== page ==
silk border card insert

On the back of the small card, he wrote, “Dec 10. Dear Inis. How are you? I am getting along fine but still in the Hospital. As usual it is raining today. Hoping this reaches you O.K. Lovingly, Tom”

Grandpa reported on the festivities of Christmas Eve and Christmas Day in a December 29, 1918, letter to Grandma, which included “we had a splendid Xmas” . . .

12-29-18,1 cropped

12-29-18, 2 cropped

Portion of letter he wrote on December 29, 1918.

We had a splendid Christmas had a tree and we decorated the ward so things had a real Xmas spirit. About nine o’clock a bunch of nurses mixed with a few male Voices went through all the wards singing Xmas carols which was very nice. Then after that the Red Cross workers went through and put out the stockings, which were filled with nuts, candy and cigarettes, and after we had our Santa Claus and giving the presents to the nurses and our ward surgeon which we boys bought, we sang a few songs and went to bed.

Then the next day we had a turkey dinner, then in the afternoon we were given candy, nuts, apples, oranges and white grapes. Then that night we had a Minstrel show in the Recreation Hall put on by a bunch of engineers (3) and they were good.

I carried a fellow that was crippled over on my back to see the show.

Christmas 1943: Nortonville, Kansas and King City, Missouri

Grandpa and Grandma were living in Nortonville, Kansas in 1943. They may have had Christmas there with my father, home from college (University of Kansas). There’s a better chance they celebrated the holiday with their families in Missouri. In any case, Grandma and Daddy had some fun at Grandpa’s expense. I know about this joke because  the Associated Press circulated the story on their wire. And I know about that because Grandma’s sister, my great Aunt Mattie, contacted the AP with what she considered a funny Christmas prank.

Same Shirt

My great Aunt Mattie glued clippings of her published newspaper stories in a scrapbook. She carefully annotated each one.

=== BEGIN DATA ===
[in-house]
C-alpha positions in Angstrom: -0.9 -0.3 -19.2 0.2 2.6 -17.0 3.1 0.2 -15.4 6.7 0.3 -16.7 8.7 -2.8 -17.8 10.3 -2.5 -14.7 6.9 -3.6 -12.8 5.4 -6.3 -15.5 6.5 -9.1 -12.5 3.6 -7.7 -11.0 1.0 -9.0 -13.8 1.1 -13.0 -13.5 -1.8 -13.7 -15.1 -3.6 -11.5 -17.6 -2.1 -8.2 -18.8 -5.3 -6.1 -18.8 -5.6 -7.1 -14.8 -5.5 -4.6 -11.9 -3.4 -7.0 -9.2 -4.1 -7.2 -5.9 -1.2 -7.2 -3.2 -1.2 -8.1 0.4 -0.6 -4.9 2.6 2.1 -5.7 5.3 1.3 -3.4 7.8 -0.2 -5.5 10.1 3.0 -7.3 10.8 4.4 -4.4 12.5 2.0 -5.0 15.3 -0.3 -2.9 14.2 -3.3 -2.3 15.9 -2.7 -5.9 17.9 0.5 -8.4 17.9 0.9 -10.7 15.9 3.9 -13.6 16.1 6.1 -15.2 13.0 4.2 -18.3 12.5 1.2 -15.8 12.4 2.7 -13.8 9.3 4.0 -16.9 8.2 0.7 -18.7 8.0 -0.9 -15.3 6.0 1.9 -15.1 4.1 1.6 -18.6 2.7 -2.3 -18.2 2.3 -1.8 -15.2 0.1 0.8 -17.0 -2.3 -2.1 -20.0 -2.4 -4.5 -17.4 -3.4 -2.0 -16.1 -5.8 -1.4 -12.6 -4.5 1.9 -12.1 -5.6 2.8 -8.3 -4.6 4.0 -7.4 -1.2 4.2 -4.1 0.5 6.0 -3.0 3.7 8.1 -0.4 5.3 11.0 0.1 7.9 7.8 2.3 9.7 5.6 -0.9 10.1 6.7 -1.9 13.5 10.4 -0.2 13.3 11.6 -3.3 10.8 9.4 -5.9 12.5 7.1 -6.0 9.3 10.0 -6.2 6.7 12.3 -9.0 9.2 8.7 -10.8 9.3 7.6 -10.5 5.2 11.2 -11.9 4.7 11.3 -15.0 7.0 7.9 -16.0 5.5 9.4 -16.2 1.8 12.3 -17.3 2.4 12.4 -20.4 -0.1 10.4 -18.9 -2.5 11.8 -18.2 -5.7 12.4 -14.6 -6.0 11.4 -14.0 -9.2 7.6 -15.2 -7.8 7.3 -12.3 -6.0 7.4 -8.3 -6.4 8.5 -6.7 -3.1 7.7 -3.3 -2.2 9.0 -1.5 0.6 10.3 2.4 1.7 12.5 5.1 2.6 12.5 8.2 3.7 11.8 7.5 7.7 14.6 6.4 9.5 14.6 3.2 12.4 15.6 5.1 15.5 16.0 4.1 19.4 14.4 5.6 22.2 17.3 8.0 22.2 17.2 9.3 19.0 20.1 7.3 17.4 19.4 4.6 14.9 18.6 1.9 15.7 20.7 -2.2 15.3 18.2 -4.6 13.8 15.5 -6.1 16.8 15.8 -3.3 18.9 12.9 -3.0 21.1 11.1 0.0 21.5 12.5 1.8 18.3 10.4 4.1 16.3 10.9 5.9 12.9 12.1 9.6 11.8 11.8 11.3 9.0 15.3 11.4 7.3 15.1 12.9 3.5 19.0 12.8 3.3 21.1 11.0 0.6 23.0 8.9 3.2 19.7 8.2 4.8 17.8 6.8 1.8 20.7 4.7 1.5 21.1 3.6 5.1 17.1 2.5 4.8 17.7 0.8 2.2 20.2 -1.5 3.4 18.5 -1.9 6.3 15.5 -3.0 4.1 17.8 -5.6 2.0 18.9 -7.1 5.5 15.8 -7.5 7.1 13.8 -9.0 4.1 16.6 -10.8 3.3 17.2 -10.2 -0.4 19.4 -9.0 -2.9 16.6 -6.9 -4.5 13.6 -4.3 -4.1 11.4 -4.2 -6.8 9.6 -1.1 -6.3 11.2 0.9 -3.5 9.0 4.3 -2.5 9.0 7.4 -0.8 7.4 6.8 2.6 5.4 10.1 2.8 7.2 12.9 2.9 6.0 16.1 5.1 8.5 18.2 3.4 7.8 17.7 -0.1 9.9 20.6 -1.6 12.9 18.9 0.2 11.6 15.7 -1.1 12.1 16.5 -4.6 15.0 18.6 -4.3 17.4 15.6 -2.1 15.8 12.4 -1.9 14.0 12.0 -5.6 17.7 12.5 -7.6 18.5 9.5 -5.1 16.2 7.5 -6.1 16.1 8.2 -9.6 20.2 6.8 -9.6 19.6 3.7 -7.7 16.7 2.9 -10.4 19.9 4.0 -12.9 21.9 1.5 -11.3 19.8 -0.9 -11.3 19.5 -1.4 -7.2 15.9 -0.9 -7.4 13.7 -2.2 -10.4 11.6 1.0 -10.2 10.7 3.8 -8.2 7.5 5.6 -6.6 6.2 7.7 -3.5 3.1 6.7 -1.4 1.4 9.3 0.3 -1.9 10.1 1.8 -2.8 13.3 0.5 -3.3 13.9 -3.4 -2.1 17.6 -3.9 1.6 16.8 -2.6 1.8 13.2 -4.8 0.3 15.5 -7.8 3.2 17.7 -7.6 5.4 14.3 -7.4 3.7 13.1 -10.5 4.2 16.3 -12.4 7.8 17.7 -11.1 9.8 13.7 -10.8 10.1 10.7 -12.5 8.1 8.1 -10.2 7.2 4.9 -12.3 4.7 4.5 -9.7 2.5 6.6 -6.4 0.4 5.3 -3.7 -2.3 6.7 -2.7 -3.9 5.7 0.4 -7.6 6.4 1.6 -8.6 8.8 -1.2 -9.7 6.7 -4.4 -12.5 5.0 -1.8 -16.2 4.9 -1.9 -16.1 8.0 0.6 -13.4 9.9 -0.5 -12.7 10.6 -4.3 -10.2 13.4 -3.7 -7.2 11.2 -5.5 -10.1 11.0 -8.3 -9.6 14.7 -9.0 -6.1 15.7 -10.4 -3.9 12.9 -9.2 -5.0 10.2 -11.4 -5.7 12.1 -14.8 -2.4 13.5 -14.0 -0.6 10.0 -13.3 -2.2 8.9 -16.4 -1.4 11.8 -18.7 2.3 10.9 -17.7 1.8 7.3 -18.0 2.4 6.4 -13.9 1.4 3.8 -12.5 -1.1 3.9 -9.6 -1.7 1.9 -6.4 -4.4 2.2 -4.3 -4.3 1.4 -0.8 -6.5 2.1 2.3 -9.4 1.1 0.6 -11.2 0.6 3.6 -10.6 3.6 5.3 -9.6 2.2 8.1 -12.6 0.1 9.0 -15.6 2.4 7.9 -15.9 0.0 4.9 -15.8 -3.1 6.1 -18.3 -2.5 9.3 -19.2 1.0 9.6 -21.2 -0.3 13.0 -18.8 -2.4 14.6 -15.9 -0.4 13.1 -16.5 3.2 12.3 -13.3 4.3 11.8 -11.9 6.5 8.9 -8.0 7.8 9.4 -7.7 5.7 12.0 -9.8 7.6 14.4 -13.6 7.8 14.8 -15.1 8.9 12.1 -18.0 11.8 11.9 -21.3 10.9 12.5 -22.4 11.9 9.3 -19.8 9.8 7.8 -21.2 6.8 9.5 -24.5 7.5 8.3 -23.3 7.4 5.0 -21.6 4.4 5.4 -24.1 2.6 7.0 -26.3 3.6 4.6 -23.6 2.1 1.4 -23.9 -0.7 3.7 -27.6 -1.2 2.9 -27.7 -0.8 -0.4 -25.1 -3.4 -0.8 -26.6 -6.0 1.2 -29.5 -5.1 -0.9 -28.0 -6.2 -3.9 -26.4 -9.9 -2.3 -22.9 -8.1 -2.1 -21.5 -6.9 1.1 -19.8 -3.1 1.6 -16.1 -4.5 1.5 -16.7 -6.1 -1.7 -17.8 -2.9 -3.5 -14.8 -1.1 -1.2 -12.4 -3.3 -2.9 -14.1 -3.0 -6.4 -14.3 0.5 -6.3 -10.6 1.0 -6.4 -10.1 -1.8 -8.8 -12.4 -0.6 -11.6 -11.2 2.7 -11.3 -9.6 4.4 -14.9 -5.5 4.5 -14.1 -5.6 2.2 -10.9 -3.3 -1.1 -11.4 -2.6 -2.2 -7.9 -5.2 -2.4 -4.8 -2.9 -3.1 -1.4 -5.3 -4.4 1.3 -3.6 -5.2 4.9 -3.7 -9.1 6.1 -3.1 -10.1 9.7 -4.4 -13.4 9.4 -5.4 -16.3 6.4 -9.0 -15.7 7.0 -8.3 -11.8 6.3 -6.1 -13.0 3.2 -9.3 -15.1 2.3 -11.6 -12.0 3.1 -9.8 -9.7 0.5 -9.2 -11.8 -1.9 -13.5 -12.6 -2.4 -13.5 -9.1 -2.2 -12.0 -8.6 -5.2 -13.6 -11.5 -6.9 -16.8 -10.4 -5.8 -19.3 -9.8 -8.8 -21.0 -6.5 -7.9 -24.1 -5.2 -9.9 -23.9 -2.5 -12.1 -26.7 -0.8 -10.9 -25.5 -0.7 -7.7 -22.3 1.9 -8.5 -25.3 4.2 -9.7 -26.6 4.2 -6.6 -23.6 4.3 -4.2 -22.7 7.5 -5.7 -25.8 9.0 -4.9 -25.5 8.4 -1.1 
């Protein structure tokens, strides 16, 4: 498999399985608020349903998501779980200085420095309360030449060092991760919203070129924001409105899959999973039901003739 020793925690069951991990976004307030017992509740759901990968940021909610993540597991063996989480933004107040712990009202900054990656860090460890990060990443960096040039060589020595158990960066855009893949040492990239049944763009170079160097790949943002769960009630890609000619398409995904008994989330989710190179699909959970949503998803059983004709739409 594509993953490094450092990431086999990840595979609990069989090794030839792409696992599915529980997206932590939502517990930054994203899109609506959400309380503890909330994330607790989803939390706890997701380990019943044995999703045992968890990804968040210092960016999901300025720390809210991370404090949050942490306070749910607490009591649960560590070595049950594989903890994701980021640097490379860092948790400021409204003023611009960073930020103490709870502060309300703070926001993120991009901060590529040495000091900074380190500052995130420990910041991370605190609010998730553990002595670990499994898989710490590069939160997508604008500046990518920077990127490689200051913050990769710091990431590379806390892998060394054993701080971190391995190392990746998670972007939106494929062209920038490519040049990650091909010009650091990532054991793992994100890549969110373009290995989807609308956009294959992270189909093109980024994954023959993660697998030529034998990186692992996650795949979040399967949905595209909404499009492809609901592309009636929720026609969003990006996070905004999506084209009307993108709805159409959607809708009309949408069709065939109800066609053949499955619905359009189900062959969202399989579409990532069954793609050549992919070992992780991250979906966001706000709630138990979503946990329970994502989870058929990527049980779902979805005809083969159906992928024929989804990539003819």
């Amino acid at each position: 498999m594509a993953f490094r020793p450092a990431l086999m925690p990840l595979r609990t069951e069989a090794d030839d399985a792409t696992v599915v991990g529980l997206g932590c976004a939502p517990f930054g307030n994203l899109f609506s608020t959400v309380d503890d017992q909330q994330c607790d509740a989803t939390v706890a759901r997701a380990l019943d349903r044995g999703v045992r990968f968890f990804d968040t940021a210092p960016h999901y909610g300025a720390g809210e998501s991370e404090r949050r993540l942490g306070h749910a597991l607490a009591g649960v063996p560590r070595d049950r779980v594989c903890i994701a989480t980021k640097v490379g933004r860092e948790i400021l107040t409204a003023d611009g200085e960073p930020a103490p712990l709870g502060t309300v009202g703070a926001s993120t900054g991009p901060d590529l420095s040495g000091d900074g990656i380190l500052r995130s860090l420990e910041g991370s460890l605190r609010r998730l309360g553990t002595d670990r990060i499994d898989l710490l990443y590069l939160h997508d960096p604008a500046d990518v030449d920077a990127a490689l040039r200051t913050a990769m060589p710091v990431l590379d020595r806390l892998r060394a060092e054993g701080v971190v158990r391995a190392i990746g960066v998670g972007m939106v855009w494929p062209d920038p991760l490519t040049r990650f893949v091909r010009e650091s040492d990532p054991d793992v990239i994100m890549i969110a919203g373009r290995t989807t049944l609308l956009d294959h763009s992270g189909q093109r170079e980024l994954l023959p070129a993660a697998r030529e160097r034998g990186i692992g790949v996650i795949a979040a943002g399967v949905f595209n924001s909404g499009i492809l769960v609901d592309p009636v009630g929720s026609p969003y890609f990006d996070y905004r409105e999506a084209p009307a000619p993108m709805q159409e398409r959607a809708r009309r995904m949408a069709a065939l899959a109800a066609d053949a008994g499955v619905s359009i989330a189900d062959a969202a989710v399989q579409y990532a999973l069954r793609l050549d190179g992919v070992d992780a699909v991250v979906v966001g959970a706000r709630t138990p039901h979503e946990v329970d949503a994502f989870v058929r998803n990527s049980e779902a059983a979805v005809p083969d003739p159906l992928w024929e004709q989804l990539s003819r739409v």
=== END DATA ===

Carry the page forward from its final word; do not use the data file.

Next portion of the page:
What Aunt Mattie hadn’t imagined (couldn’t have imagined) was the appearance of the article in a newspaper in Springfield, Missouri. That’s where a World War 1 buddy of Grandpa’s, a man named Clifford Melton (Ozark, Missouri), saw it.

Same Shirt, follow-up

From Aunt Mattie’s scrapbook. She taught English and journalism at Northwest Missouri College (now Northwest Missouri State University).

Christmas 1960: Lawrence, Kansas

Christmas memories from my childhood include my grandparents, who would load up their car (or pickup truck) in Effingham, Kansas, and drive to our home in Lawrence.

Pink Lady, 1960

Christmas in Lawrence, Kansas, 1960. My first bike, from Grandma and Grandpa.

Christmas Eve that year, if my memory is true, I checked out the presents under the tree and didn’t see much for me. As we opened gifts on Christmas day, I went to bed a bit concerned. But that mood changed in the morning when I saw what Grandpa and Grandma had brought–a bicycle named the Pink Lady. The frame was pink. Shiny fenders framed whitewall tires. A little medallion at the front featured the “pink lady.” I was eight that Christmas, maybe a bit young for a big bike. Mother recalls that Grandpa thought I was ready for a bike, as my older brother and sister already had theirs. He and Daddy assembled it, but not properly. It landed in the bike shop not long after Christmas! But the Pink Lady saw many good years of service. I still have her.